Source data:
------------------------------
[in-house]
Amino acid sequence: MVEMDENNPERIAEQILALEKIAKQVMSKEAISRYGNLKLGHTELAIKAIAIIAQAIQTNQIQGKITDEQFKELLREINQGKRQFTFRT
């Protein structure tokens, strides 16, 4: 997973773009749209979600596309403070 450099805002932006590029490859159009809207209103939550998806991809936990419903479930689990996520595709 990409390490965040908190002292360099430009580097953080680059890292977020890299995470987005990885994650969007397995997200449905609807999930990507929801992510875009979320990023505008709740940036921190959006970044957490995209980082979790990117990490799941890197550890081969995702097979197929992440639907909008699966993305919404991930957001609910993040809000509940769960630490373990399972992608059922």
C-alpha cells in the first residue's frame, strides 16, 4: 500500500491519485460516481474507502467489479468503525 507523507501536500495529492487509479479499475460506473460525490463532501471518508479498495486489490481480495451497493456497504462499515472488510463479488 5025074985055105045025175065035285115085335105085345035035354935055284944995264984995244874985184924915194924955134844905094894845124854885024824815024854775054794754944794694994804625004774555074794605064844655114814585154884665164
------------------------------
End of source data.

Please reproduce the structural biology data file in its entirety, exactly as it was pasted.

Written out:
[in-house]
Amino acid sequence: MVEMDENNPERIAEQILALEKIAKQVMSKEAISRYGNLKLGHTELAIKAIAIIAQAIQTNQIQGKITDEQFKELLREINQGKRQFTFRT
């Protein structure tokens, strides 16, 4: 997973773009749209979600596309403070 450099805002932006590029490859159009809207209103939550998806991809936990419903479930689990996520595709 990409390490965040908190002292360099430009580097953080680059890292977020890299995470987005990885994650969007397995997200449905609807999930990507929801992510875009979320990023505008709740940036921190959006970044957490995209980082979790990117990490799941890197550890081969995702097979197929992440639907909008699966993305919404991930957001609910993040809000509940769960630490373990399972992608059922």
C-alpha cells in the first residue's frame, strides 16, 4: 500500500491519485460516481474507502467489479468503525 507523507501536500495529492487509479479499475460506473460525490463532501471518508479498495486489490481480495451497493456497504462499515472488510463479488 5025074985055105045025175065035285115085335105085345035035354935055284944995264984995244874985184924915194924955134844905094894845124854885024824815024854775054794754944794694994804625004774555074794605064844655114814585154884665164